Gender-based discrimination. Connecticut wage and hour laws prohibit employers from discriminating based on sex in the amount of compensation paid to any employee (CT Gen. Stat. Sec. 31-75). Employers are also prohibited from discriminating against any employee who has opposed any discriminatory compensation practice, filed a complaint, or testified or assisted in any proceeding under the law.
Under the law, compensation discrimination occurs when:
• A discriminatory compensation decision or practice is adopted,
• An individual is subject to a discriminatory compensation decision or practice, or
• An individual is affected by application of a discriminatory compensation decision or practice.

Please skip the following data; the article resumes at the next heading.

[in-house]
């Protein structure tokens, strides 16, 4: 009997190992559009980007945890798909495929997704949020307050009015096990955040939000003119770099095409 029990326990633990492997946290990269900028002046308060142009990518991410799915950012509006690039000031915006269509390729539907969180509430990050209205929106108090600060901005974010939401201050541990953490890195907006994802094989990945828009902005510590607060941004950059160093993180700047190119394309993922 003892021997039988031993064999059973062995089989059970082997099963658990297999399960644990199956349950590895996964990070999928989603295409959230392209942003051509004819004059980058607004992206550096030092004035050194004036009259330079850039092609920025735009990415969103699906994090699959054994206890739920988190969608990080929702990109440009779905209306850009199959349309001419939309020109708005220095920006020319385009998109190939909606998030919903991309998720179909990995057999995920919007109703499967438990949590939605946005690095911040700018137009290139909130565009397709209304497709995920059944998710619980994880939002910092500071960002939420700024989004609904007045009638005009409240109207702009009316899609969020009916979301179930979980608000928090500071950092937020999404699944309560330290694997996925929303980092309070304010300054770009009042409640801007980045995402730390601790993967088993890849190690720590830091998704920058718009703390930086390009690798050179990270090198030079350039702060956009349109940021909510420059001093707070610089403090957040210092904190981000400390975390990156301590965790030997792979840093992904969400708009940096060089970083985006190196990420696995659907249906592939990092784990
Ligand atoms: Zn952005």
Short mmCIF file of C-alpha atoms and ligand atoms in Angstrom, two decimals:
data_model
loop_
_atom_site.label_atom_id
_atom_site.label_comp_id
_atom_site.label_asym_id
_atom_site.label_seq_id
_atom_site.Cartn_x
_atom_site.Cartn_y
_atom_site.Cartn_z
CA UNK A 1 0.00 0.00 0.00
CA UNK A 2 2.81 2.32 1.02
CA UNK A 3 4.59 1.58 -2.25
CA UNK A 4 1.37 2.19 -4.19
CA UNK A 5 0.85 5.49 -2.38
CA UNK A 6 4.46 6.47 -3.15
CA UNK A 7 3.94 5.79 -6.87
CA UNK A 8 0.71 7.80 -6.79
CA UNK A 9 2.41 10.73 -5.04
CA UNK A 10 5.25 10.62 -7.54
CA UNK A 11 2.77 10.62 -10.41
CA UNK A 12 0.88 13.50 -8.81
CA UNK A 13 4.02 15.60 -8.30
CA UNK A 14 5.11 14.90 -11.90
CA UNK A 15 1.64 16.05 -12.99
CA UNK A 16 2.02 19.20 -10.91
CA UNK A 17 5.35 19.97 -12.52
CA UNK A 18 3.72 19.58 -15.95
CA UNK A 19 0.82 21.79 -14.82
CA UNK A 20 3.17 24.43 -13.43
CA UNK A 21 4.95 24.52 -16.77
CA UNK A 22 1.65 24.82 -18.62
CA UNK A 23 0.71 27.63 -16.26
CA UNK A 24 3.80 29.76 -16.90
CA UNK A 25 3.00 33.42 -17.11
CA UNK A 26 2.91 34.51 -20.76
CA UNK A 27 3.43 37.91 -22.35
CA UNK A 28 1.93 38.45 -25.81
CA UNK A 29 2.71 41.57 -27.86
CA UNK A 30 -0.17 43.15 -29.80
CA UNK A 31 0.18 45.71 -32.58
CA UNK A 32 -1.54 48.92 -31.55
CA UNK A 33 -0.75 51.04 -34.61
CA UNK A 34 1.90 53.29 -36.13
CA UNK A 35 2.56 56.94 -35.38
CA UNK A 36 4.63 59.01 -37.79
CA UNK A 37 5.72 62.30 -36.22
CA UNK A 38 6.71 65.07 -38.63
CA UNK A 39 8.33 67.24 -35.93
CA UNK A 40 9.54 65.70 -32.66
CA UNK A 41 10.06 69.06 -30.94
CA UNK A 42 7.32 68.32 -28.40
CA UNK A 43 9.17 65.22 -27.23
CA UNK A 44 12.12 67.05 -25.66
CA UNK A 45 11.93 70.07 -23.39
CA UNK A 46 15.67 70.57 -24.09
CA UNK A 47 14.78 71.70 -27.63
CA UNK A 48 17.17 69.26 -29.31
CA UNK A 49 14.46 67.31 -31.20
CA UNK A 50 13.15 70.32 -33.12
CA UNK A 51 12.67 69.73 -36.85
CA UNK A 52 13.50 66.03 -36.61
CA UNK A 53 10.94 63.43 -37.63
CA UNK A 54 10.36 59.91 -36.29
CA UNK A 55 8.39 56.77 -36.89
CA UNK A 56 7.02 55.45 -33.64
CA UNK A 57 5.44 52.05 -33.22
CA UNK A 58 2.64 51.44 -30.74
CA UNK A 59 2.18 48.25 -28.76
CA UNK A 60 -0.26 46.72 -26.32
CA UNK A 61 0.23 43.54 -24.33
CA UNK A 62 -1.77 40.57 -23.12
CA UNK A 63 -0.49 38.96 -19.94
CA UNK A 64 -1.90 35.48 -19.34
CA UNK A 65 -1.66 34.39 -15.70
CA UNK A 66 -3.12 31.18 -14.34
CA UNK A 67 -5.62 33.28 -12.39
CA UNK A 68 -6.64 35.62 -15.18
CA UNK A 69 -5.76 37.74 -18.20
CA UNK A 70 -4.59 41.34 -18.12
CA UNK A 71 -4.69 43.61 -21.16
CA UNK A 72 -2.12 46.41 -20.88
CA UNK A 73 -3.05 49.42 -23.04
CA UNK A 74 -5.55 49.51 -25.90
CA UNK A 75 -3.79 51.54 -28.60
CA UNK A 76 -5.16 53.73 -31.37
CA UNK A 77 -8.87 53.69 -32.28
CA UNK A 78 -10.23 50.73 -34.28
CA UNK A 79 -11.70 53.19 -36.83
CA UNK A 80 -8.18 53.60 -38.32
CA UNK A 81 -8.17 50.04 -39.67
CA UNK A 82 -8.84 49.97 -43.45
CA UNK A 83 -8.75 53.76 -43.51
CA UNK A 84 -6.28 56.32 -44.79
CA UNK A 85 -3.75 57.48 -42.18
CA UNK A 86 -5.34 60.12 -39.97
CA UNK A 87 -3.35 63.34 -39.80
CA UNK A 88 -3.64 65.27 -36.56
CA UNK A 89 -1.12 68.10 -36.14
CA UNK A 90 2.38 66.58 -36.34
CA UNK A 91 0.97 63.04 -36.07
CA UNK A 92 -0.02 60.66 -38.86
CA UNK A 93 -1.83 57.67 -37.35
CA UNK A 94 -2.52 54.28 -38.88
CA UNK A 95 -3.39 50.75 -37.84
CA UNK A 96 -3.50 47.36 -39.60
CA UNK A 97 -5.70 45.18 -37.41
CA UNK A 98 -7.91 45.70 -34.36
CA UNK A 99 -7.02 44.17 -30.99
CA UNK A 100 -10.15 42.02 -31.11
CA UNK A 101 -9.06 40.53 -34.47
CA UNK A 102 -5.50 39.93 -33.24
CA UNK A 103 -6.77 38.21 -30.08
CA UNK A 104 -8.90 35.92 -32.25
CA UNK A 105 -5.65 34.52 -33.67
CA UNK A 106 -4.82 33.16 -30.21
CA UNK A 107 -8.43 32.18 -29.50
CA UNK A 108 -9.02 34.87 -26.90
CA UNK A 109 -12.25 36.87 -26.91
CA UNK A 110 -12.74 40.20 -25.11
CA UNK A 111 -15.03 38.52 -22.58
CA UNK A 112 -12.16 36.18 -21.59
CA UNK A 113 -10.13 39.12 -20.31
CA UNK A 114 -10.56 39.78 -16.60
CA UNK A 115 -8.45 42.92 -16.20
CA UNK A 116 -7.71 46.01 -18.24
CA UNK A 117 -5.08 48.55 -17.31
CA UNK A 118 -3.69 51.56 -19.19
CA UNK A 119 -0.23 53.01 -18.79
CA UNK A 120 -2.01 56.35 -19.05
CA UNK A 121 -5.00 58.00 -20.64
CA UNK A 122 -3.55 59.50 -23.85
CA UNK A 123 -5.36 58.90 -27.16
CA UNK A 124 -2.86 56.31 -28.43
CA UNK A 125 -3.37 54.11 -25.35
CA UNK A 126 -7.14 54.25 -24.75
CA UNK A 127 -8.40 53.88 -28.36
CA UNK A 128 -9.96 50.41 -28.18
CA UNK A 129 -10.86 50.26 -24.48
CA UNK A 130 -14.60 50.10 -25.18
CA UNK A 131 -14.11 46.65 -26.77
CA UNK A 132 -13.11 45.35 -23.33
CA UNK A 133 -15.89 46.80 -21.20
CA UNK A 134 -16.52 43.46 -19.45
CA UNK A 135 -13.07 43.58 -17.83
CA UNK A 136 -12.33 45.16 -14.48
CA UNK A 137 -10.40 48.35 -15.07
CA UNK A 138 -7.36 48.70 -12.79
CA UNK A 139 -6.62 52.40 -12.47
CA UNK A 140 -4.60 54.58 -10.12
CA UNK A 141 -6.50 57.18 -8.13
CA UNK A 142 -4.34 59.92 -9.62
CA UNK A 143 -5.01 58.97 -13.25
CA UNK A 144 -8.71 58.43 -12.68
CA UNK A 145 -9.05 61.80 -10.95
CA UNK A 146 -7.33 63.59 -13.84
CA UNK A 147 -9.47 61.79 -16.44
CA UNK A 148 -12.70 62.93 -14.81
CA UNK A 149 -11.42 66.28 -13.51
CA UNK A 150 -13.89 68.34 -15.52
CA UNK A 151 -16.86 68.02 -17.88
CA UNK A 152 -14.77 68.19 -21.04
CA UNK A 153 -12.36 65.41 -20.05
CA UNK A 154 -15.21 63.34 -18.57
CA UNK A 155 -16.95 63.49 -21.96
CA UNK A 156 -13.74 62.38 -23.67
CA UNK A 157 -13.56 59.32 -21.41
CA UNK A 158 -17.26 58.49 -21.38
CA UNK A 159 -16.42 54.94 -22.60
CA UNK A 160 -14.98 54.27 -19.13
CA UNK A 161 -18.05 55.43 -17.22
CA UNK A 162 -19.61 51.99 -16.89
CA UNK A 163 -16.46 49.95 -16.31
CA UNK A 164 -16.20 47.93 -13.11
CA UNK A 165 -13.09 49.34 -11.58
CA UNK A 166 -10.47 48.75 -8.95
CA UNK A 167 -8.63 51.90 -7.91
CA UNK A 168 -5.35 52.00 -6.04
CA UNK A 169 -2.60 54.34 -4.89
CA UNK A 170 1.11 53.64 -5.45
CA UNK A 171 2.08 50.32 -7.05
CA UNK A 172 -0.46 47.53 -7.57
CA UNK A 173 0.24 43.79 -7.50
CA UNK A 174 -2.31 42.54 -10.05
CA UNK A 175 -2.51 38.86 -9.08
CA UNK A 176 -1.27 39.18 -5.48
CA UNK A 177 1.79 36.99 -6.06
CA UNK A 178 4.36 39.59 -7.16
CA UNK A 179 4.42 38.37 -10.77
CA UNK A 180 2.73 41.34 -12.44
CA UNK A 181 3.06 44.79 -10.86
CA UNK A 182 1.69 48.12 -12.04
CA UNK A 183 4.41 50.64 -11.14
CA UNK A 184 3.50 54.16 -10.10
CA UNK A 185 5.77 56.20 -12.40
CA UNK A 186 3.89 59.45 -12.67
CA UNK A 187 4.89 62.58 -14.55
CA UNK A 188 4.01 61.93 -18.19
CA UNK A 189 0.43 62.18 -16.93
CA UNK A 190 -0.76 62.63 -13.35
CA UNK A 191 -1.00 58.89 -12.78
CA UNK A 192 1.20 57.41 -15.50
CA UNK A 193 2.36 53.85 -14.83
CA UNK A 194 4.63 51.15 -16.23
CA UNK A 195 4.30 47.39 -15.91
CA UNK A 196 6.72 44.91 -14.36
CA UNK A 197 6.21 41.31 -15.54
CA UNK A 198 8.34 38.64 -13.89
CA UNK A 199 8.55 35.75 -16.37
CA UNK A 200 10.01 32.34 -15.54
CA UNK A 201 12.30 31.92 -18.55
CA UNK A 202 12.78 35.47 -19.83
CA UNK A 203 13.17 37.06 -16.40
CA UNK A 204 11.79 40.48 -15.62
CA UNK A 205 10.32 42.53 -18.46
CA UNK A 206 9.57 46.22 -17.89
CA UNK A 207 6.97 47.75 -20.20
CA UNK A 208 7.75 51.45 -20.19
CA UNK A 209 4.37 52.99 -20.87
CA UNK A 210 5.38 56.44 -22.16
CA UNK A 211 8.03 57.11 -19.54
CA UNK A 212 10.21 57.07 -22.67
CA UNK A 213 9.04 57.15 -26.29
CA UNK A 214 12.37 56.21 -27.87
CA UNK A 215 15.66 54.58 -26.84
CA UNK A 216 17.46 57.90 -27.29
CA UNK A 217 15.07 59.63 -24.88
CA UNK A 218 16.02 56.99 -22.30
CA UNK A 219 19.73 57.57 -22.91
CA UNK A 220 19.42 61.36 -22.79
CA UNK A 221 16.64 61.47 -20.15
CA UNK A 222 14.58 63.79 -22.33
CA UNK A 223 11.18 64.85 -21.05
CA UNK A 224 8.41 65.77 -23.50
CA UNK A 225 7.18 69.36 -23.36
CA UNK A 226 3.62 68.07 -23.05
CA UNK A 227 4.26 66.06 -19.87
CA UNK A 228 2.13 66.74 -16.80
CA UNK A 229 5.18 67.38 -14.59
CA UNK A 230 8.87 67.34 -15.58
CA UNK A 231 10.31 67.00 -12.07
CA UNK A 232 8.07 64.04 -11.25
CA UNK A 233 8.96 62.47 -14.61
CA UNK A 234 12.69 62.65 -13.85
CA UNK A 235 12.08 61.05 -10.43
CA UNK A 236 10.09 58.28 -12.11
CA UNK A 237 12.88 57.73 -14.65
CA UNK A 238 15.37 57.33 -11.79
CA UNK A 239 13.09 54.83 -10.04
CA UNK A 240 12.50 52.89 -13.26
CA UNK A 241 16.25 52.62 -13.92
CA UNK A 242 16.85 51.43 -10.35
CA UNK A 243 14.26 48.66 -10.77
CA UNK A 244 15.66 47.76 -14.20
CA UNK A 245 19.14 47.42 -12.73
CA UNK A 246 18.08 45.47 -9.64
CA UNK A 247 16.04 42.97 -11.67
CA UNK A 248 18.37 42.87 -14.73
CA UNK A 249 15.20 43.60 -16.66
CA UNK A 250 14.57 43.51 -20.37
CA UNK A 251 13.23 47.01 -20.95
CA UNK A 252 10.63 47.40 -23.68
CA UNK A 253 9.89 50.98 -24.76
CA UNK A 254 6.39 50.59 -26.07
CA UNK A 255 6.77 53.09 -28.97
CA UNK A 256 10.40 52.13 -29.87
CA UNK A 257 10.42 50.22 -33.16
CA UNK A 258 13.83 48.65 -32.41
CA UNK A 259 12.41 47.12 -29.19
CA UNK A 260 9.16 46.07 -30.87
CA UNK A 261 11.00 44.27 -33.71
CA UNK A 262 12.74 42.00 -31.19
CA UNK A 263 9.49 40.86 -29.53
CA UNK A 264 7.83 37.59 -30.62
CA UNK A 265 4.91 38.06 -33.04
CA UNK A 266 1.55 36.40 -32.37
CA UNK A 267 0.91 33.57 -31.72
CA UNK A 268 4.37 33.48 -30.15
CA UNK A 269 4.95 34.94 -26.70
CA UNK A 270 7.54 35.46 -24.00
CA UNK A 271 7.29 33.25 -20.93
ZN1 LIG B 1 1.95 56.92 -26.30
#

Each time reduced wages, benefits, or other compensation is paid as a result of a discriminatory decision or practice, it is considered a continuing violation of the law. This provision has the effect of resetting the statute of limitations each time an employee is issued a paycheck that reflects past discrimination.
Effective October 1, 2021, to prove unlawful discrimination, an employee must show that the employer paid wages to employees at a rate less than the rate at which it paid employees of the opposite sex for comparable work on a job when viewed as a composite of skill, effort, and responsibility performed under similar working conditions. Before the law was amended, proof was based on equal work rather than comparable work.
Differences in pay are permitted if based on:
• A seniority system;
• A merit system;
• A system that measures earnings by quantity or quality of production; or
• A bona fide factor other than sex, such as education, training, credential, skill, geographic location, or experience.